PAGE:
By Samuel D. James
I understand what Ben Domenech is trying to say in his eulogy for Hugh Hefner, but I’m afraid he has strained out the gnat and swallowed the rabbit. Domenech sees in Hefner’s legacy a nostalgia that conservatives can appreciate—a nostalgia for a time when women were women, and men loved women because they were women. Domenech is correct that the unblushing amorousness of Playboy contrasts with our contemporary “sexless,” politicized public square. But he misses the fact that pornography, which Hefner did not invent but did commodify once and for all, is an agent of our current crisis.
Conservatives have long gained satisfaction from watching the awkwardness that ensues when feminists are asked about porn. After all these years, we still aren’t sure what happens when the unstoppable force of empowerment meets the immovable pillar of anti-objectification. Like the Pharisees who couldn’t answer Jesus’s question about John the Baptist, feminists fear the public implications of both porn-positivity (“So you’re OK with men being dogs?”) and slut-shaming (“So you’re OK with telling women what to do with their bodies?”). This catch-22 is not an accident. Abandoning the natural design and boundaries of the created order is a one-way ticket to confusion, not liberation. The failure of allegedly pro-woman ideologies to speak coherently about an industry more profitable than all sports leagues combined testifies to the emptiness and moral hypocrisy of secular worldviews.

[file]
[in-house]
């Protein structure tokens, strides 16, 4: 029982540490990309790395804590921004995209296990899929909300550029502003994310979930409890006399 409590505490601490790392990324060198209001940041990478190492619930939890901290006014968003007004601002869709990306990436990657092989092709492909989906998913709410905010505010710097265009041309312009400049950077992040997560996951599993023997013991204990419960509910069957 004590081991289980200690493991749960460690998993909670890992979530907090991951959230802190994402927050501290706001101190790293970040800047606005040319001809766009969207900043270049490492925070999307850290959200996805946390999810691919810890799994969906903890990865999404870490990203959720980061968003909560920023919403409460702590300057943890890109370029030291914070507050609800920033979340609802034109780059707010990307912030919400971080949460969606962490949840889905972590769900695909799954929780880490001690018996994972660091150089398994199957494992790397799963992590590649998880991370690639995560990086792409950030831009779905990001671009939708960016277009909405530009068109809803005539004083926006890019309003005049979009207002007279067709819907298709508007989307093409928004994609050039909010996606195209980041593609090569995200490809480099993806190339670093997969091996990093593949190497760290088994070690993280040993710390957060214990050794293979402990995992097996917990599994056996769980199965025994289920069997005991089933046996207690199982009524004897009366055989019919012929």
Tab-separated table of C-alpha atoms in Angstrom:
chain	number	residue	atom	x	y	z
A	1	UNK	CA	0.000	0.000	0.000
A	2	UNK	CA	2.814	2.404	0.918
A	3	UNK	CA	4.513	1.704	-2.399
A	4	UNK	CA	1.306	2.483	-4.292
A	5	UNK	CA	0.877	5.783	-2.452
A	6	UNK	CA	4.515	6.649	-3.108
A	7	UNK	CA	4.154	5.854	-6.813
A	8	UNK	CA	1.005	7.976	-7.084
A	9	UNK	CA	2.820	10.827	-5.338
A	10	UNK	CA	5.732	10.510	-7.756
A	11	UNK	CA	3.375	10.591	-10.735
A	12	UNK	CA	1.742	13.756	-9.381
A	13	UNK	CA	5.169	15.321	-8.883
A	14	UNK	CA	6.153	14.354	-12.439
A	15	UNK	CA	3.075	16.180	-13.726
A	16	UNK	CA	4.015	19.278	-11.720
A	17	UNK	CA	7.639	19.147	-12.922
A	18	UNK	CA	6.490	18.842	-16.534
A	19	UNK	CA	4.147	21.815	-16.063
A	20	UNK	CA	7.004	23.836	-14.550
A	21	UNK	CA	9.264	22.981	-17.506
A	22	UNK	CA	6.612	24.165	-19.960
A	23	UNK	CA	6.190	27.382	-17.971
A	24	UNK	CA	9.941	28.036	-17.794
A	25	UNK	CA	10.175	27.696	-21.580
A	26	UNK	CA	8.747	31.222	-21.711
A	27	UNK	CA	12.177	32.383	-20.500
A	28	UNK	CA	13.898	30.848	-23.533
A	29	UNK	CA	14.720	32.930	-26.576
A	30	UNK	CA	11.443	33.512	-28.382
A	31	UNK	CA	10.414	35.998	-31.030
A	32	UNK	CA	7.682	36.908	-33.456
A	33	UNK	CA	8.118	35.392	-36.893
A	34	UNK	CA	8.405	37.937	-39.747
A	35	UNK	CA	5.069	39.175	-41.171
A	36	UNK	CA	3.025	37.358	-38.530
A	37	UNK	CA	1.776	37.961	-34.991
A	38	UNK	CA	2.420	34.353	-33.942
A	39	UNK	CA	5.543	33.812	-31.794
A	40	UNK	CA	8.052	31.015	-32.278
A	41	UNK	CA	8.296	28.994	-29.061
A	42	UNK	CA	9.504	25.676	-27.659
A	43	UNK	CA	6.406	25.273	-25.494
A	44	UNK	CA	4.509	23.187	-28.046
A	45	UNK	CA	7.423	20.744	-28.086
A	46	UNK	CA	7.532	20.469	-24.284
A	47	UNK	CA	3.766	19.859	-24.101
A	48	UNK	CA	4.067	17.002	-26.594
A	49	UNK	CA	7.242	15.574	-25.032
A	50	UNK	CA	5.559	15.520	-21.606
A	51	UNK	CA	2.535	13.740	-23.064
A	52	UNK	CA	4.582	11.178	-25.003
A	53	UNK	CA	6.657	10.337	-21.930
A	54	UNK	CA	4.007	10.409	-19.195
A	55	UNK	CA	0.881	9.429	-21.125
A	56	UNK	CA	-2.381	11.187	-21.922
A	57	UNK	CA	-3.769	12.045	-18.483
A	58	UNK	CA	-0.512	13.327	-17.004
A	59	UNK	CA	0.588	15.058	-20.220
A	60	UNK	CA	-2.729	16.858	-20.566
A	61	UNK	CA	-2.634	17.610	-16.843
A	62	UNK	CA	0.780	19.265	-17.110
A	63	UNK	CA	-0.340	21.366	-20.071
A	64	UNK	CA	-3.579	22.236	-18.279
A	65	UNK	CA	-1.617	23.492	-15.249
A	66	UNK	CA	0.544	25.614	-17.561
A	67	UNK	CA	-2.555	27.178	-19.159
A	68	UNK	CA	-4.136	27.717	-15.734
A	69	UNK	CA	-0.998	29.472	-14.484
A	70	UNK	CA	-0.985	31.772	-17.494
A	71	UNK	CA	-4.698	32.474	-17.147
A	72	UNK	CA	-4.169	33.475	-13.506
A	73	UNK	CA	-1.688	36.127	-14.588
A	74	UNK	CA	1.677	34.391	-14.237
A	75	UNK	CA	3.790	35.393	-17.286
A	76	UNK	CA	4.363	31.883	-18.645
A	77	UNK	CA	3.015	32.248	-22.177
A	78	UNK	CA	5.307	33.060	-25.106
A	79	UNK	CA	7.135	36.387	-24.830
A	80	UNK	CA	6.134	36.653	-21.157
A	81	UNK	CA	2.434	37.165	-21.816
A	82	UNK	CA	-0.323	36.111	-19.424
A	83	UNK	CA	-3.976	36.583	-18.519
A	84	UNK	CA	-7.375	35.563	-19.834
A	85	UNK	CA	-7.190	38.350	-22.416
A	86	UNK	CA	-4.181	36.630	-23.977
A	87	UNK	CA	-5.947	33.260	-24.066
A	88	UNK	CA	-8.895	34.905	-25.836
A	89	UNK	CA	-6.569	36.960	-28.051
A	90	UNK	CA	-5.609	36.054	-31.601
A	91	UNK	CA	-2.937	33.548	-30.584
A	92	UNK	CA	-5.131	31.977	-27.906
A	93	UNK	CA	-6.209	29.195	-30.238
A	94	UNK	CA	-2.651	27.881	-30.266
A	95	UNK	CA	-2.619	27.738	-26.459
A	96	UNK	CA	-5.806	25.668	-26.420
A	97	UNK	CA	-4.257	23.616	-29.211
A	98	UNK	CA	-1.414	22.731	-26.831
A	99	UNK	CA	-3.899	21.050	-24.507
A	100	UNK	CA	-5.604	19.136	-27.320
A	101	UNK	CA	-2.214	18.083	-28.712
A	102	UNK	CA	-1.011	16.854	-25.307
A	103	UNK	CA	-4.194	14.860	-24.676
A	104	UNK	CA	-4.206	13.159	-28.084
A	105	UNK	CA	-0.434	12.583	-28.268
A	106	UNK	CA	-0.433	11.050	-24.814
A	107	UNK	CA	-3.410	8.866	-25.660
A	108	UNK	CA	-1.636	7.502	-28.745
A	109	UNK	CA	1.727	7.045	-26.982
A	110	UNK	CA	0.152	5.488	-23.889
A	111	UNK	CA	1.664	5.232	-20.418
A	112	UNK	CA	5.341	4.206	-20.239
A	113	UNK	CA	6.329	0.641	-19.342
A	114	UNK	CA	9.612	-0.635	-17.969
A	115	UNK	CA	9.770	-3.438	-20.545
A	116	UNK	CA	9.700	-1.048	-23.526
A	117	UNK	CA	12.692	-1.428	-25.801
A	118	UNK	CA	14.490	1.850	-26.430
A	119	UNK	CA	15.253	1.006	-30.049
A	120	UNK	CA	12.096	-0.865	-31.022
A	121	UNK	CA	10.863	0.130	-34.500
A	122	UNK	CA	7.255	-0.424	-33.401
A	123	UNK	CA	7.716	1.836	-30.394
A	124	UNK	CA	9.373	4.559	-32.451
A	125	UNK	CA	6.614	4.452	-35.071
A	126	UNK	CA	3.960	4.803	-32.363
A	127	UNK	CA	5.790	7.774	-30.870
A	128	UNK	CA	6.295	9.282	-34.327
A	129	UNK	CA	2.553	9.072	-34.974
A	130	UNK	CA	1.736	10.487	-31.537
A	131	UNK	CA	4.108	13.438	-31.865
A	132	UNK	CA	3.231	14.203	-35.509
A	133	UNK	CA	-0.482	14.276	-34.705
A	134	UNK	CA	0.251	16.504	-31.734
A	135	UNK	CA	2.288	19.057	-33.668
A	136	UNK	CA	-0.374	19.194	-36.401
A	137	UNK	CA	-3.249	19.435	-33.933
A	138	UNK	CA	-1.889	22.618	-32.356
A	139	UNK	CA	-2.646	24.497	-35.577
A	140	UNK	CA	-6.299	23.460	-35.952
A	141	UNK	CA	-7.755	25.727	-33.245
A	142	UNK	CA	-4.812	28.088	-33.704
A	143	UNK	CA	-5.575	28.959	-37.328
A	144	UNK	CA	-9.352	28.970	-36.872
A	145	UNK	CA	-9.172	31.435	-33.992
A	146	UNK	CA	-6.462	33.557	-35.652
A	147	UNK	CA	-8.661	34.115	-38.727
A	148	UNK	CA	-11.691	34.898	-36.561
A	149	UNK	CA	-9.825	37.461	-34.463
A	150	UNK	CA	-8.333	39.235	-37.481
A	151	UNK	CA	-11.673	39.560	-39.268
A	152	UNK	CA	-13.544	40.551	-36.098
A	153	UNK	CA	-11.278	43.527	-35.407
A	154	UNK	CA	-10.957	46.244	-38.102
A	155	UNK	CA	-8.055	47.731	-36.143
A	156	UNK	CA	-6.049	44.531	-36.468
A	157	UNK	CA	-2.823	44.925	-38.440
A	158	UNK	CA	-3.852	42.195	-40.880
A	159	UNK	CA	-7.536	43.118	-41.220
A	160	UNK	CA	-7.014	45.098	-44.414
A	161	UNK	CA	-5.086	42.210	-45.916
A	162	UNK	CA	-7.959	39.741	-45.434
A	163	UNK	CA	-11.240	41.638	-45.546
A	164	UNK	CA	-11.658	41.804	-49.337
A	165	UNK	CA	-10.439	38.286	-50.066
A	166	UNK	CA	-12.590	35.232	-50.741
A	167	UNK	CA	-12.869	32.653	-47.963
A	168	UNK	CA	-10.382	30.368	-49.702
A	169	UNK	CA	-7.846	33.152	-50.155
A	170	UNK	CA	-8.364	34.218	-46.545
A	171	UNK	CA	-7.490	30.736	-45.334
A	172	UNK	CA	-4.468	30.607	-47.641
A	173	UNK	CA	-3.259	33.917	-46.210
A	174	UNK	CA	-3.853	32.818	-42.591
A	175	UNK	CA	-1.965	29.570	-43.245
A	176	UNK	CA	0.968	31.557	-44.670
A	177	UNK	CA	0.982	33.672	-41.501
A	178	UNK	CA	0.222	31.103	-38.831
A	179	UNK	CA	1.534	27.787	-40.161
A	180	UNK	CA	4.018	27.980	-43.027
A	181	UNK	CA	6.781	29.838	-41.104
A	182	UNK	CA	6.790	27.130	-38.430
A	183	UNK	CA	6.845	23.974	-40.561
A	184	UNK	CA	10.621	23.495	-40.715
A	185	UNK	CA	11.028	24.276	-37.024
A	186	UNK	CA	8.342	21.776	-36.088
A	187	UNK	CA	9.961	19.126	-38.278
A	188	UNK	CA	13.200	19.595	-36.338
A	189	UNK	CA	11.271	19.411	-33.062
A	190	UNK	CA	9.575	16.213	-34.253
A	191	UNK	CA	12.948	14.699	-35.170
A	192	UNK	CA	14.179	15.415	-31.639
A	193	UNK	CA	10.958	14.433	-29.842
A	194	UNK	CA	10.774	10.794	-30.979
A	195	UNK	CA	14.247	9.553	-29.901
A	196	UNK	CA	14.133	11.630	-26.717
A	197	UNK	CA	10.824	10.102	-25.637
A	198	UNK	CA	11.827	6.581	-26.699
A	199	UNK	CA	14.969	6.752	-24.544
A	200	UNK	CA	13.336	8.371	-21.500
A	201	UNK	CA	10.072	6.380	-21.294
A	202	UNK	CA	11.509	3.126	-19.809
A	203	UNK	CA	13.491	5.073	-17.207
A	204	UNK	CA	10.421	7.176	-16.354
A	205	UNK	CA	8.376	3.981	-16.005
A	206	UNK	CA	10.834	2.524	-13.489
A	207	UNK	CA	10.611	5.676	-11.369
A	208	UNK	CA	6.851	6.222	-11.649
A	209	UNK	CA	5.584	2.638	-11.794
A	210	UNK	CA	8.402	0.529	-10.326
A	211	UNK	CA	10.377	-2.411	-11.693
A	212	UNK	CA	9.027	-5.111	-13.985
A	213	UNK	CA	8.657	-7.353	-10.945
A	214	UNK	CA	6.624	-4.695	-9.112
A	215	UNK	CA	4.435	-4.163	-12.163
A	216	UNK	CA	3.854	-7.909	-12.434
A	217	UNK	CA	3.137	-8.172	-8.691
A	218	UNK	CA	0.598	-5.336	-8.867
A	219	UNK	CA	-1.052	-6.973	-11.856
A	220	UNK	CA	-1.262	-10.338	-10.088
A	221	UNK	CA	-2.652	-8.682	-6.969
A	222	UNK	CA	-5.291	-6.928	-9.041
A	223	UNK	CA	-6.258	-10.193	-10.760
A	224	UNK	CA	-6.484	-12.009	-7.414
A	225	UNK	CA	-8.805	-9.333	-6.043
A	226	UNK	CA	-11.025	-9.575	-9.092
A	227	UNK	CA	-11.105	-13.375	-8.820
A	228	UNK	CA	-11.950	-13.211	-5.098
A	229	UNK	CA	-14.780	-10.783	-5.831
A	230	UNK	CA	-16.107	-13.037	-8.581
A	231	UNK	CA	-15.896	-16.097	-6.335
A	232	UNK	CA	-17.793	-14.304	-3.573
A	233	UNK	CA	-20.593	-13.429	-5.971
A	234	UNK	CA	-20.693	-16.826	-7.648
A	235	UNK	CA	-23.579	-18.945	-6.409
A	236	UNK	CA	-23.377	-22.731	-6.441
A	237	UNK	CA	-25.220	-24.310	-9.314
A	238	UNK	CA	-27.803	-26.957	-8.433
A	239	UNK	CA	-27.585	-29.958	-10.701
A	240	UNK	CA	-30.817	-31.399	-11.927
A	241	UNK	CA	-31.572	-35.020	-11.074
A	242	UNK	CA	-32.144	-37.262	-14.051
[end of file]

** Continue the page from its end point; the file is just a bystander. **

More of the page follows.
Domenech is wrong, though, to think that Hugh Hefner’s legacy runs counter to these worldviews. On the contrary, pornography is arguably the single greatest secularizing force in American culture.
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